Nashville, Tenn. (TSU News Service) – Tennessee State University and Kroger celebrated the grand opening of the newly expanded and relocated Tiger Food Pantry on Oct. 7 with a ribbon-cutting ceremony outside Wilson Hall where the pantry is located.
The pantry, which is on the lower level of the dormitory, is the result of a partnership between Kroger and TSU to help continue to address food insecurity on campus. The College and University Food Bank Alliance estimates that 30 percent of college students in the United States are food insecure. The pantry will offer TSU students in need access to shelf stable food items, frozen meals, and fresh product at no cost. The pantry will be open Mondays, Wednesdays, and Fridays from 11am – 3pm, and will be staffed in part by student volunteers.
“We are extremely grateful to have this partnership with Kroger that will allow us to do even more to meet the needs of our students,” said Frank Stevenson, associate vice president of Student Affairs and dean of students at TSU. “The last thing they need to worry about is what they’re going to eat. Partnerships like this between the business community and TSU show the concern companies like Kroger have for the well-being of our students. Together, we can make a difference.”
As the presenting partner of the Tiger Pantry, Kroger contributed $25,000 in cash, as well as equipment to TSU to help establish the new pantry inside Wilson Hall.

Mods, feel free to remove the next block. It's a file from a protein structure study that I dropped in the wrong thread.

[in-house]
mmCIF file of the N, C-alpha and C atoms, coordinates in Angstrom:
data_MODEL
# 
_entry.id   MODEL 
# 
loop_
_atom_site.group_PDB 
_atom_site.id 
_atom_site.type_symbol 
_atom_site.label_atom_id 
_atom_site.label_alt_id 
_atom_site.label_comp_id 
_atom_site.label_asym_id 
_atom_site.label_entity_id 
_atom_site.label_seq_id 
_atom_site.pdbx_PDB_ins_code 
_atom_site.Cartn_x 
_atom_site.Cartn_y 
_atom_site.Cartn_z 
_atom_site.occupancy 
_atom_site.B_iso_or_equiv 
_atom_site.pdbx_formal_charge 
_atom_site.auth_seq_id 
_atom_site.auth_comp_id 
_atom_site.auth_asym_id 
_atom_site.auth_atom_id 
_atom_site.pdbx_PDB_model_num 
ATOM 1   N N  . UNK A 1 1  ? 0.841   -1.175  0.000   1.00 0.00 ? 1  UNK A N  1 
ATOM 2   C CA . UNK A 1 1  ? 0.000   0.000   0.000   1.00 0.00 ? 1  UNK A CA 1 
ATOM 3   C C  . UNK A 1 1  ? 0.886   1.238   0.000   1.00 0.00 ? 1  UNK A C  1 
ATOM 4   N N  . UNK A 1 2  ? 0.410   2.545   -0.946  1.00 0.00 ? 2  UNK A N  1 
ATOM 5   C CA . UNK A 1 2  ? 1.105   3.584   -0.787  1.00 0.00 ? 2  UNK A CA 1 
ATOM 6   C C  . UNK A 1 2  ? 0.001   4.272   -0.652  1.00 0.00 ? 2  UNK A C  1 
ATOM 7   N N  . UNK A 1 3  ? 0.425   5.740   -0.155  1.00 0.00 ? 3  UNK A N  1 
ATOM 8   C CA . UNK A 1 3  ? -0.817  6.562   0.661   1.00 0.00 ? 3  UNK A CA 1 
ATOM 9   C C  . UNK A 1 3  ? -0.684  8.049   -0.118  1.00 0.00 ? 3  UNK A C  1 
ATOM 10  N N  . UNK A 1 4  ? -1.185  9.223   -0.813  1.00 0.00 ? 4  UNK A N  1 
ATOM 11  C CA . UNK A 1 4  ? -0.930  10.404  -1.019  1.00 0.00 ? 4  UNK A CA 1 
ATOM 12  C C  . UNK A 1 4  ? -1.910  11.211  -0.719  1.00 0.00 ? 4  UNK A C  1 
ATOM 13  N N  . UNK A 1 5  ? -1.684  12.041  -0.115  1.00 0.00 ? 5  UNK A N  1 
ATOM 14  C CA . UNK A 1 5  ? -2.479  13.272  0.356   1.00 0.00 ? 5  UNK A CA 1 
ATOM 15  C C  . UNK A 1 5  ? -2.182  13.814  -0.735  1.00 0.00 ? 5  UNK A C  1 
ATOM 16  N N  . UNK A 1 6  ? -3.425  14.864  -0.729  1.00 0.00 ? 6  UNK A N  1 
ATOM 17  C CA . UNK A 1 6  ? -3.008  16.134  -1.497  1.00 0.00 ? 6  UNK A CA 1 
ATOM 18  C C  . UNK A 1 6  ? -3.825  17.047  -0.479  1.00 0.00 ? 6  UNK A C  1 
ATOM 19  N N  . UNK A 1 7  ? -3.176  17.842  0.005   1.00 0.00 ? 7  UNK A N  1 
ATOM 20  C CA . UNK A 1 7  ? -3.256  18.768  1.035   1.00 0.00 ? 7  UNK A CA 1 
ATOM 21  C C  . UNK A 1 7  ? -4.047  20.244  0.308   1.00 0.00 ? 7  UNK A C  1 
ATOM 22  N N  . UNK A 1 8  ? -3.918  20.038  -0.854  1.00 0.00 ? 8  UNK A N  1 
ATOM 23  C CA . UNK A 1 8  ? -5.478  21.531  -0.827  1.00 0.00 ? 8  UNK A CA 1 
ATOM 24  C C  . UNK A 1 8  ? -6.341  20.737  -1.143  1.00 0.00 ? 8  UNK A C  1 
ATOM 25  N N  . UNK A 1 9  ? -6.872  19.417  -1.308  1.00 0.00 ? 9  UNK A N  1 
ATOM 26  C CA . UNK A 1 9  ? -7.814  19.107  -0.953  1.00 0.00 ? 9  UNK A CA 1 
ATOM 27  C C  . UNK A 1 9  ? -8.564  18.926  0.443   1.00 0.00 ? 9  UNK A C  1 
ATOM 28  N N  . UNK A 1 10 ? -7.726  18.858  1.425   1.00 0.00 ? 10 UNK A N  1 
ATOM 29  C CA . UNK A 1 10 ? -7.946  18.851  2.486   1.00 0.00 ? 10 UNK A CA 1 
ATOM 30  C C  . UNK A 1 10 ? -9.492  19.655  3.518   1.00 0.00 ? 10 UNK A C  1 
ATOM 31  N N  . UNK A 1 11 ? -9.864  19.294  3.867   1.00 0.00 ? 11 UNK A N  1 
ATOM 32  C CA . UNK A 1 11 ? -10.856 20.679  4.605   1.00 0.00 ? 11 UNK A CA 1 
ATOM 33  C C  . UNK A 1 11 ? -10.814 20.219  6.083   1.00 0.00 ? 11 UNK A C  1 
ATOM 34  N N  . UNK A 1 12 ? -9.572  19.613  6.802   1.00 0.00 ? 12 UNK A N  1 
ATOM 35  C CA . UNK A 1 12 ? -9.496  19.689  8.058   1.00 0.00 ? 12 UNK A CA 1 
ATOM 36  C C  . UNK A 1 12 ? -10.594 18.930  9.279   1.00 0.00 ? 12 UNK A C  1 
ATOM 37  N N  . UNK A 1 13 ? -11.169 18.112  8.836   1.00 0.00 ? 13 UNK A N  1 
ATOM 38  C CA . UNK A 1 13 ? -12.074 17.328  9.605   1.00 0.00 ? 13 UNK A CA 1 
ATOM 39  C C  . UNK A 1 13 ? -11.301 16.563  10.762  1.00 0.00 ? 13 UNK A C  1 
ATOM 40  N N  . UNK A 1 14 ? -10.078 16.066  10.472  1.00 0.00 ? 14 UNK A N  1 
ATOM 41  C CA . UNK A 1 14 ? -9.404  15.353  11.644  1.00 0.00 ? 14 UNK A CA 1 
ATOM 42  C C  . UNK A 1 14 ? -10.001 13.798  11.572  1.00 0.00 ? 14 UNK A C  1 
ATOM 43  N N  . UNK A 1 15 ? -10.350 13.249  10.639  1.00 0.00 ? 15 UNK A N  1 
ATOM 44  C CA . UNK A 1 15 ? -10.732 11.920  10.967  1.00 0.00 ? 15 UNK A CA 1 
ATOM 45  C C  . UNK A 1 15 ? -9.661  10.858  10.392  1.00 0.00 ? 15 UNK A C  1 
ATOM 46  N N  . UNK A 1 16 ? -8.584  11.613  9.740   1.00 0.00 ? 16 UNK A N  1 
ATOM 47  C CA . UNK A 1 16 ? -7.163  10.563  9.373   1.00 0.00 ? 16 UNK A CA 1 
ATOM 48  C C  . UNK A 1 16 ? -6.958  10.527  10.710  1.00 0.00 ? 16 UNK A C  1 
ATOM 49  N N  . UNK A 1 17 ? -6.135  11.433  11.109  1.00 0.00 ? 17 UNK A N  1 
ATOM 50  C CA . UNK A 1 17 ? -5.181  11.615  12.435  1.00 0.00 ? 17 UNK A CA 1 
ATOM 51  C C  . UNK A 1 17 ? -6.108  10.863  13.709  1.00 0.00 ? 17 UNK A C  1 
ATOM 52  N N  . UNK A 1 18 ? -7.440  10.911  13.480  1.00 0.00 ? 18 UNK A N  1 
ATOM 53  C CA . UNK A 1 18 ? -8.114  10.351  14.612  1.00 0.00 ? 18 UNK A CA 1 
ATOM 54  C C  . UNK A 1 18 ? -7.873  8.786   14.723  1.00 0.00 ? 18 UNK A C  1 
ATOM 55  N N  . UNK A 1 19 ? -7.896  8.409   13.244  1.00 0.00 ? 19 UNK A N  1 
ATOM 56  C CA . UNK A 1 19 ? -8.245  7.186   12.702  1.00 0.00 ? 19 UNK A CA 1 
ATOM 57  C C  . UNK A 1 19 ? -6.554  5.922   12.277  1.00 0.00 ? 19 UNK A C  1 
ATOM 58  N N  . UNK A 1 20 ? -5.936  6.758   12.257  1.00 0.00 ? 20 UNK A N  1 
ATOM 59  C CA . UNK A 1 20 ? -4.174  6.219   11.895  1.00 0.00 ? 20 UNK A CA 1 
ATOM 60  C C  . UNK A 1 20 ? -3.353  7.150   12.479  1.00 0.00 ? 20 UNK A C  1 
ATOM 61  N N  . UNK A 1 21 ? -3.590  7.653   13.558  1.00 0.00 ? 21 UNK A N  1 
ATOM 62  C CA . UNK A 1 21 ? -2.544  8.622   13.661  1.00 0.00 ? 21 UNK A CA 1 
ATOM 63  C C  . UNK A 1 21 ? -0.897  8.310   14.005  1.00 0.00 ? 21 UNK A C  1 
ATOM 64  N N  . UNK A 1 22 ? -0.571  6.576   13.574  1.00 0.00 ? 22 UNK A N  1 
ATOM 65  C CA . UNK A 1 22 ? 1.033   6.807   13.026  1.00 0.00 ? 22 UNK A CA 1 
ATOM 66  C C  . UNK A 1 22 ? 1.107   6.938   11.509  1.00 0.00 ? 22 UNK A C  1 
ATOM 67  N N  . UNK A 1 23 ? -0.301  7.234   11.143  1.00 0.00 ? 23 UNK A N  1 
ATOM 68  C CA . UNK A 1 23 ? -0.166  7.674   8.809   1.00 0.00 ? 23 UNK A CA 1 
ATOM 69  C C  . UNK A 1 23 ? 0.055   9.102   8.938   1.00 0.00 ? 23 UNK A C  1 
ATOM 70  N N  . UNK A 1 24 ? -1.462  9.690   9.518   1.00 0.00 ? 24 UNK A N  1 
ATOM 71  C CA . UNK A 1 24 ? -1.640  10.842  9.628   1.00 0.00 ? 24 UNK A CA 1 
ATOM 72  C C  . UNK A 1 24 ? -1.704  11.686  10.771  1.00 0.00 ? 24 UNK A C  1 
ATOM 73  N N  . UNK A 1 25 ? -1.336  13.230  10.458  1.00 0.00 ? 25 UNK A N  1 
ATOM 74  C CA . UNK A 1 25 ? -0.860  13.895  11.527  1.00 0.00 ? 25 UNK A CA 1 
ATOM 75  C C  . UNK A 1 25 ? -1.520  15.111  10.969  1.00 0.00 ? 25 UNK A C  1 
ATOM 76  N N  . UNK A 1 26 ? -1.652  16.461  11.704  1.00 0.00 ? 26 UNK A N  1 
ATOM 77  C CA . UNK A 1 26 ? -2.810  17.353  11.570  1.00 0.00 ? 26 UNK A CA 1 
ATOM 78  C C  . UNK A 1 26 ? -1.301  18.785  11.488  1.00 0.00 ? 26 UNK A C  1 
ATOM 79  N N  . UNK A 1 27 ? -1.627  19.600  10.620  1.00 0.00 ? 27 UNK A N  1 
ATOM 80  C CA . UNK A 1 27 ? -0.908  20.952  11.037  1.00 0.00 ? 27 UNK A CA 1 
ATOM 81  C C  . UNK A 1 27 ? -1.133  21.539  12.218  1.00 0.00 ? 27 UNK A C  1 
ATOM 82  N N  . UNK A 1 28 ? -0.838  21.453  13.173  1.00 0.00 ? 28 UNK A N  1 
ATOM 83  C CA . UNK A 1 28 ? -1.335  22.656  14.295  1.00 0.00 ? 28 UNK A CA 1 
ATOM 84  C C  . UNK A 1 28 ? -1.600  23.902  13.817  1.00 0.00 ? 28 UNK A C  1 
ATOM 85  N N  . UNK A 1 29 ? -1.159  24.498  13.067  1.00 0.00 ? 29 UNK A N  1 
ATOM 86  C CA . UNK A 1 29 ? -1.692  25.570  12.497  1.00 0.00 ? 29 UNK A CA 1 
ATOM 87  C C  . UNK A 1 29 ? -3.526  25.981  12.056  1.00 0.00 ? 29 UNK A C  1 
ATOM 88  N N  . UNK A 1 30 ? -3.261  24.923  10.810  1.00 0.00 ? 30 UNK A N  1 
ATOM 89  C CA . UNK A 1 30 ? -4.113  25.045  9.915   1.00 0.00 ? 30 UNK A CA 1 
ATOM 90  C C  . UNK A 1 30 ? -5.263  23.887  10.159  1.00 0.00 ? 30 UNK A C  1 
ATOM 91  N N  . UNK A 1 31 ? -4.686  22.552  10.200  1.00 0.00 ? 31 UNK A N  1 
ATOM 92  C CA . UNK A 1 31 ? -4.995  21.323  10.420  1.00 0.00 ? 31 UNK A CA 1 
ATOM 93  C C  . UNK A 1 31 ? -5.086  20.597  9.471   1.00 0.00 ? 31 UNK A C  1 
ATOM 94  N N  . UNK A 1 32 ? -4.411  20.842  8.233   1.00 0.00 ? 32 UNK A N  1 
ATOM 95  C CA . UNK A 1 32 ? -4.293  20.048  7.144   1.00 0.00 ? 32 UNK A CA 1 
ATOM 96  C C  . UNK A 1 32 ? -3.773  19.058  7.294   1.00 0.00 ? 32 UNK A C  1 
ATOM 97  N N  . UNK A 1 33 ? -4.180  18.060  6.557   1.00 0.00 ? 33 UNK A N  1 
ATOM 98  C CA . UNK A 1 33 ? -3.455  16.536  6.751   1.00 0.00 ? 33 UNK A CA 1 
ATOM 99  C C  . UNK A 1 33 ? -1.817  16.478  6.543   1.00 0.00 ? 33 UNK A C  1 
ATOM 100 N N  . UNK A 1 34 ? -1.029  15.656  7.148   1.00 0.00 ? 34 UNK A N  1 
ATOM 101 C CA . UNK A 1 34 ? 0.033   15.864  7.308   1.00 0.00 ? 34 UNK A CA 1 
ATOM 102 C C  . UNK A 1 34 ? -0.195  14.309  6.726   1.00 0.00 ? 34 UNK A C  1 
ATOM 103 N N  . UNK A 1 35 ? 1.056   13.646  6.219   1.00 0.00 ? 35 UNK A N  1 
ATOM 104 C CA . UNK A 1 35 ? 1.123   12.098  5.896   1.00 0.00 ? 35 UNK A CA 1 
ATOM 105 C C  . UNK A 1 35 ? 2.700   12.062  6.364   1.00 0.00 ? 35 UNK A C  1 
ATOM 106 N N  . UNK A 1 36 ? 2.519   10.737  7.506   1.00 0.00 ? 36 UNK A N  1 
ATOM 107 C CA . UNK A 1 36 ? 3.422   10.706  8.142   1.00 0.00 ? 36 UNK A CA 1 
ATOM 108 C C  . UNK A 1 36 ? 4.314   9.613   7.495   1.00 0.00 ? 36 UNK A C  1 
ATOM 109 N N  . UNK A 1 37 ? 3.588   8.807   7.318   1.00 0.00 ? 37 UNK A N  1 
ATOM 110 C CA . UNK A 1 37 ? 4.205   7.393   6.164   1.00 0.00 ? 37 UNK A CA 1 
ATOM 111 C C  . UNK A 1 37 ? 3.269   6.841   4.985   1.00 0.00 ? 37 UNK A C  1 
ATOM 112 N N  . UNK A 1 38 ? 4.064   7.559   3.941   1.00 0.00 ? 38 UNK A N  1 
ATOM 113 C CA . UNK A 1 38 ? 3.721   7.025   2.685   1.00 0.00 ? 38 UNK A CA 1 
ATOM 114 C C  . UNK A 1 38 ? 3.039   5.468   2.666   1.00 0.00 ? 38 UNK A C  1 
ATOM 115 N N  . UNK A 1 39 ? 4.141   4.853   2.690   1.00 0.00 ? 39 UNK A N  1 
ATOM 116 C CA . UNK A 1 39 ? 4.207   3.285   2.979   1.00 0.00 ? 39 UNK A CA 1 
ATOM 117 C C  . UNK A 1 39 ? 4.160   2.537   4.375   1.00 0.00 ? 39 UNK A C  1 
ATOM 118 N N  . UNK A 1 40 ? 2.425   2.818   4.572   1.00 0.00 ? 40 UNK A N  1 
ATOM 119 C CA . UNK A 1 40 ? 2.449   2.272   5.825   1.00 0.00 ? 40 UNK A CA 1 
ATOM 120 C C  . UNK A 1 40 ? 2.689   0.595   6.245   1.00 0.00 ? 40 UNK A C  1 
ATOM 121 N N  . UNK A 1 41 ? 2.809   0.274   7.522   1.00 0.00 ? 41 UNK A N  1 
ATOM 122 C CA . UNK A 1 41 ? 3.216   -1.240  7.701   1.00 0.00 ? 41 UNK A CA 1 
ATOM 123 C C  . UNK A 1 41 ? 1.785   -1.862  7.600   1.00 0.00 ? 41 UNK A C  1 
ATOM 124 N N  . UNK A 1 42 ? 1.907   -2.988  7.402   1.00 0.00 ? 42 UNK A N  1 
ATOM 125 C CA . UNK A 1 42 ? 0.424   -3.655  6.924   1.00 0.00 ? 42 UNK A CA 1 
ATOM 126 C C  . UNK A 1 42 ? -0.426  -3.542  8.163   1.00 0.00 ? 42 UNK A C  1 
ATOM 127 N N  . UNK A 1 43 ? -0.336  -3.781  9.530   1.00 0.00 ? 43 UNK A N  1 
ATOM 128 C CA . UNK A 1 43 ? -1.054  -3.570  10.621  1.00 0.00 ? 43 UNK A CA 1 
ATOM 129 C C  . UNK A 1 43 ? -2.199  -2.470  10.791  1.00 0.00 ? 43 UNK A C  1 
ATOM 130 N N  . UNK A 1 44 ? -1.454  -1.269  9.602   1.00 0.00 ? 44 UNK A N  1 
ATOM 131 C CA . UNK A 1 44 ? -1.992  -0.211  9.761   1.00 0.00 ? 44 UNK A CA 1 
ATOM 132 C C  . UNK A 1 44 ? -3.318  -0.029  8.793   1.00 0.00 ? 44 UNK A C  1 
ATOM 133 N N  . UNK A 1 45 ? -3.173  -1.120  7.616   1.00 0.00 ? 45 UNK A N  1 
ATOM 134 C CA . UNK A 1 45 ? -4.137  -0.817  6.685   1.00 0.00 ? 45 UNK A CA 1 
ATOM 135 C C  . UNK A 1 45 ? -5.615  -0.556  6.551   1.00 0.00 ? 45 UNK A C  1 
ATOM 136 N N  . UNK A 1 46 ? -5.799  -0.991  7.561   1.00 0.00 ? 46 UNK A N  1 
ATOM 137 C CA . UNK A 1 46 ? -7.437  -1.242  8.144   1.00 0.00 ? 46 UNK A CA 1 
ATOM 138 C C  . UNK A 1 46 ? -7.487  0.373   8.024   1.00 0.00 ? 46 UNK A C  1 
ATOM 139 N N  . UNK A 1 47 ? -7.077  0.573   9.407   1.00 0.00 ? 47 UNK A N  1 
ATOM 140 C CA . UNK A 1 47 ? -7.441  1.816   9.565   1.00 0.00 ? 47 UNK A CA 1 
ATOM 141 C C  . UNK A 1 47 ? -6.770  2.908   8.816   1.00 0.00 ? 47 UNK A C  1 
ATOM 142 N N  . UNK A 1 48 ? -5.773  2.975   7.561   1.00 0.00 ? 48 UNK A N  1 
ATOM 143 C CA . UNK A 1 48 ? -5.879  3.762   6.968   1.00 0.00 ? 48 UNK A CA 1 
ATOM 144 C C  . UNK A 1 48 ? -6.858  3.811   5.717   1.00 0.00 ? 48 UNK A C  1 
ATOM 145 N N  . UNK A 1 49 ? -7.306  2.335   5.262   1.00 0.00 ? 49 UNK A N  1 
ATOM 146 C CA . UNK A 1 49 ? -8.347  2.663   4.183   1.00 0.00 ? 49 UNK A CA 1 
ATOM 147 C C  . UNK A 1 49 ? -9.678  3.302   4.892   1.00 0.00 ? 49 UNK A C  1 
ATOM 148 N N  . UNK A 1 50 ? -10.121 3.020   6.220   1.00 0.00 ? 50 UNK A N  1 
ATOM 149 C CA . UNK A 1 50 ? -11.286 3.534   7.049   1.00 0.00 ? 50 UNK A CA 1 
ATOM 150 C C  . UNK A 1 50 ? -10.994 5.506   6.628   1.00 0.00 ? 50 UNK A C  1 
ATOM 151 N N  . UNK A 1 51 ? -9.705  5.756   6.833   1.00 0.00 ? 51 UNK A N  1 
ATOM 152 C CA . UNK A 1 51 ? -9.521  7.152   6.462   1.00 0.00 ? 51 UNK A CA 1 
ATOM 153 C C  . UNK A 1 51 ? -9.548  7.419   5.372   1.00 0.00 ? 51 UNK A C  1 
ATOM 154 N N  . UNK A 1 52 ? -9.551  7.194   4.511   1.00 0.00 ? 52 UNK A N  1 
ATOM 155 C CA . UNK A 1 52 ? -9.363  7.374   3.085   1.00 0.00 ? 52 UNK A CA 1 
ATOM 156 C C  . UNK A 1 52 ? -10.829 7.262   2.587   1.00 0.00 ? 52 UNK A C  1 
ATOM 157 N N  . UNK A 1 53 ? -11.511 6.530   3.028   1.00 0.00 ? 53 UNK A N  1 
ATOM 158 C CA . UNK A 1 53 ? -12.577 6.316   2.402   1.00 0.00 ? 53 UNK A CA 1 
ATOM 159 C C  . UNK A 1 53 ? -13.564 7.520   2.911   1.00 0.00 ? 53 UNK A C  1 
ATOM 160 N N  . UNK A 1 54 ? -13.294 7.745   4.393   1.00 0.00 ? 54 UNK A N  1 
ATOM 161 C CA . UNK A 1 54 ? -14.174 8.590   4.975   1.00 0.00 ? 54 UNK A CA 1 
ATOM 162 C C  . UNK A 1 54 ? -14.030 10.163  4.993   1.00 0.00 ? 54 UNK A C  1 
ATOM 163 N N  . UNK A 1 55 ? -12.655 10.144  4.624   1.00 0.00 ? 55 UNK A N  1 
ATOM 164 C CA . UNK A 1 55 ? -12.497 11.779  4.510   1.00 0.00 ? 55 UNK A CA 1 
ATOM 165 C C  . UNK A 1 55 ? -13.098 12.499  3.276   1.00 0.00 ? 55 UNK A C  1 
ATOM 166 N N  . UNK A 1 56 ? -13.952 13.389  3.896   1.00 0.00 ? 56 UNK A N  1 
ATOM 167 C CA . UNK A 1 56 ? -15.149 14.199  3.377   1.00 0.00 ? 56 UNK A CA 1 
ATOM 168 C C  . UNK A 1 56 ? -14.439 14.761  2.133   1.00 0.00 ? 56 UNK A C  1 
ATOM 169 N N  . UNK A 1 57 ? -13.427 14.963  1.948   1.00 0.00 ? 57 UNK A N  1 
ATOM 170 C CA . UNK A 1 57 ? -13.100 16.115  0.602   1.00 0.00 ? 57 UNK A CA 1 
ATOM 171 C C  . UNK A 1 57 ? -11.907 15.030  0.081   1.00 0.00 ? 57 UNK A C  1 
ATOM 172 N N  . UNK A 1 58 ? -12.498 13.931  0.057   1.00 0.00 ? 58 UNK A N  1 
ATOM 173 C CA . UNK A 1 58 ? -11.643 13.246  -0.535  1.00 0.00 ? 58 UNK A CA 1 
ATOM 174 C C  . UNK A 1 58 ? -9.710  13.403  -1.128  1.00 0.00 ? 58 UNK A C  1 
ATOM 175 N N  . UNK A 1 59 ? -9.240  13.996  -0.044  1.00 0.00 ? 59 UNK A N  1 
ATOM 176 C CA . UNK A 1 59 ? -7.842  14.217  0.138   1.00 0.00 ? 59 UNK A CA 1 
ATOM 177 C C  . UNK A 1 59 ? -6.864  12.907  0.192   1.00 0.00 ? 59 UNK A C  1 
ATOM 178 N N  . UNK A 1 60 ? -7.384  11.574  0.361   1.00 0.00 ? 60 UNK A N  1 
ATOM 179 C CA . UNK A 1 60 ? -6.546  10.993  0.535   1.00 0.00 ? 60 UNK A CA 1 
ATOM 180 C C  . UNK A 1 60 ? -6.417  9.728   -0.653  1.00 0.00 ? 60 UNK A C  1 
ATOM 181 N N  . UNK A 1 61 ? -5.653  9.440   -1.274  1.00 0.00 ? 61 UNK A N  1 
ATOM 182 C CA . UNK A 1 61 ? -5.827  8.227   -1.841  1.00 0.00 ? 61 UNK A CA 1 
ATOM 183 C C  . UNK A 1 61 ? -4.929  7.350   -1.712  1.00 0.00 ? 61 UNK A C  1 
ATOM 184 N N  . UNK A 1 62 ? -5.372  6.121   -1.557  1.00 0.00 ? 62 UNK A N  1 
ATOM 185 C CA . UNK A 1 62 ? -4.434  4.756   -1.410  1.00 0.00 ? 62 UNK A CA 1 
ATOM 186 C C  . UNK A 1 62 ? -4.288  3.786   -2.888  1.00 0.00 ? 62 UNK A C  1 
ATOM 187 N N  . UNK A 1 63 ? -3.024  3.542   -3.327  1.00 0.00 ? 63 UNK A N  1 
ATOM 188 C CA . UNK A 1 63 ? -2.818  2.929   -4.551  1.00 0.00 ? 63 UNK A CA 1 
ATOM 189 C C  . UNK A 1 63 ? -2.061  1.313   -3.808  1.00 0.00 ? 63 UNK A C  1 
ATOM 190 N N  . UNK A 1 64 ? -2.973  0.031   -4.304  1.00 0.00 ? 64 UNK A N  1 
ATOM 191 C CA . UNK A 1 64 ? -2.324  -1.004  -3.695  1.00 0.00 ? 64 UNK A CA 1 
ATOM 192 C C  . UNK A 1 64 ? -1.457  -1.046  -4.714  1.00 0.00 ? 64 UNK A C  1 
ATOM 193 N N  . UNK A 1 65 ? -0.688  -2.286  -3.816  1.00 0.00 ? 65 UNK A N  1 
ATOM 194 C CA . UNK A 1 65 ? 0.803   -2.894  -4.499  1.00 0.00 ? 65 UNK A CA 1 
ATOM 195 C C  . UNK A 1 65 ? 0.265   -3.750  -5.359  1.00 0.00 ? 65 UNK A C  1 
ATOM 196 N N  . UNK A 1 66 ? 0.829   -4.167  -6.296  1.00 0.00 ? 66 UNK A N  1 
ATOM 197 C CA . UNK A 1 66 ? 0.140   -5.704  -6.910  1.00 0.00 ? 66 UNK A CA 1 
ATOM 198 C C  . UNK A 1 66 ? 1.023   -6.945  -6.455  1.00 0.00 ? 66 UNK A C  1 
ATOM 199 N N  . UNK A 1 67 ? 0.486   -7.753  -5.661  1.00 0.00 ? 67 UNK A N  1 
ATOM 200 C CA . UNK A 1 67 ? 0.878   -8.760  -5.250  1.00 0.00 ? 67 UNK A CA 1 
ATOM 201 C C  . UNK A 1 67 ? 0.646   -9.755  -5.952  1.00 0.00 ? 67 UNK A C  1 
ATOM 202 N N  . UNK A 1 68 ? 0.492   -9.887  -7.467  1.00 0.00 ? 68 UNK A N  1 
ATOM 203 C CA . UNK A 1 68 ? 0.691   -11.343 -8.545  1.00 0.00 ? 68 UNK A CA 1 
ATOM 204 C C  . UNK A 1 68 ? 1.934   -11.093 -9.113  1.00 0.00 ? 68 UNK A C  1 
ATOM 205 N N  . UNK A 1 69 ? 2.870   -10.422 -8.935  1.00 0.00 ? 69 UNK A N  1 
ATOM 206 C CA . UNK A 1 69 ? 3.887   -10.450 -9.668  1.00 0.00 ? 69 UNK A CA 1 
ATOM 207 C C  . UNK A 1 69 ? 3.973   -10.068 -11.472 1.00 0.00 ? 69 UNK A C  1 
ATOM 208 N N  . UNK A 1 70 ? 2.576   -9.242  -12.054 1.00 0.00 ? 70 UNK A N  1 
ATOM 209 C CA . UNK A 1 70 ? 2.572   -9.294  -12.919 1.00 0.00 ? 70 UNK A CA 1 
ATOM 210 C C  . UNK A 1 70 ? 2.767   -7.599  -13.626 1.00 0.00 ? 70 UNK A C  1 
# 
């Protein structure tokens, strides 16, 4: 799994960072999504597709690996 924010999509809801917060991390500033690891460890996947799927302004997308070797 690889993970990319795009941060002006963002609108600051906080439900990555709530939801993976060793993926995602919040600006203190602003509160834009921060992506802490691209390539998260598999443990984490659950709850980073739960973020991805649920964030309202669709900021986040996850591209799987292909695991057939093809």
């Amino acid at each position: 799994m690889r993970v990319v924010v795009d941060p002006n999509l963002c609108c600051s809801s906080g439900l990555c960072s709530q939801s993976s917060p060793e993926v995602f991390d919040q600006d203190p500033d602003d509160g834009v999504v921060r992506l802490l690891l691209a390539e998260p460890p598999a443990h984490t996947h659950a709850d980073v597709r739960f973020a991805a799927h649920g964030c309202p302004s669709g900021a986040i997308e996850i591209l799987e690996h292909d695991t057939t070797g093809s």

“Through our Zero Hunger | Zero Waste plan, we are committed to ending hunger in the communities we call home and eliminating waste in our company,” said Melissa Eads, corporate affairs manager for the Kroger Nashville division. “It is through partnerships like this one with TSU and the Tiger Pantry that we can address food insecurity while helping students succeed.”
While some of the Fresh Food for the pantry will come from Kroger, most of the food for the Tiger Pantry will come through Second Harvest Food Bank of Middle Tennessee. As a Second Harvest Partner Agency, TSU will have access to food through the food bank to select the items best suited for the students’ needs.
Student Government Association President Derrick Sanders said the pantry removes a concern a student should not have.
“It cost a lot to go to college,” said Sanders, a senior English major from Cincinnati, Ohio. “Some students are paying off loans, balances, and dealing with other things. The last thing they need to worry about is food.”
Nancy Keil, president and CEO of Second Harvest, agreed.
“Students facing hunger don’t always have access to the foods they need to reach their full potential even as they enter college,” said Keil. “We are proud to partner with TSU and Kroger to provide greater access to food directly on campus so students can focus on achieving their goals instead of wondering where their next meal will come from.”
The Tiger Pantry will officially open to students on Oct. 8.
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Founded in 1912, Tennessee State University is Nashville’s only public university, and is a premier, historically black university and land-grant institution offering 39 bachelor’s degree programs, 24 master’s degree programs, and eight doctoral degrees. TSU is a comprehensive research intensive institution with a R-2 Carnegie designation, and has a graduate school on its downtown Avon Williams Campus, along with the Otis Floyd Nursery Research Center in McMinnville, Tennessee. With a commitment to excellence, Tennessee State University provides students with a quality education in a nurturing and innovative environment that prepares them as alumni to be global leaders in every facet of society. Visit the University online at tnstate.edu.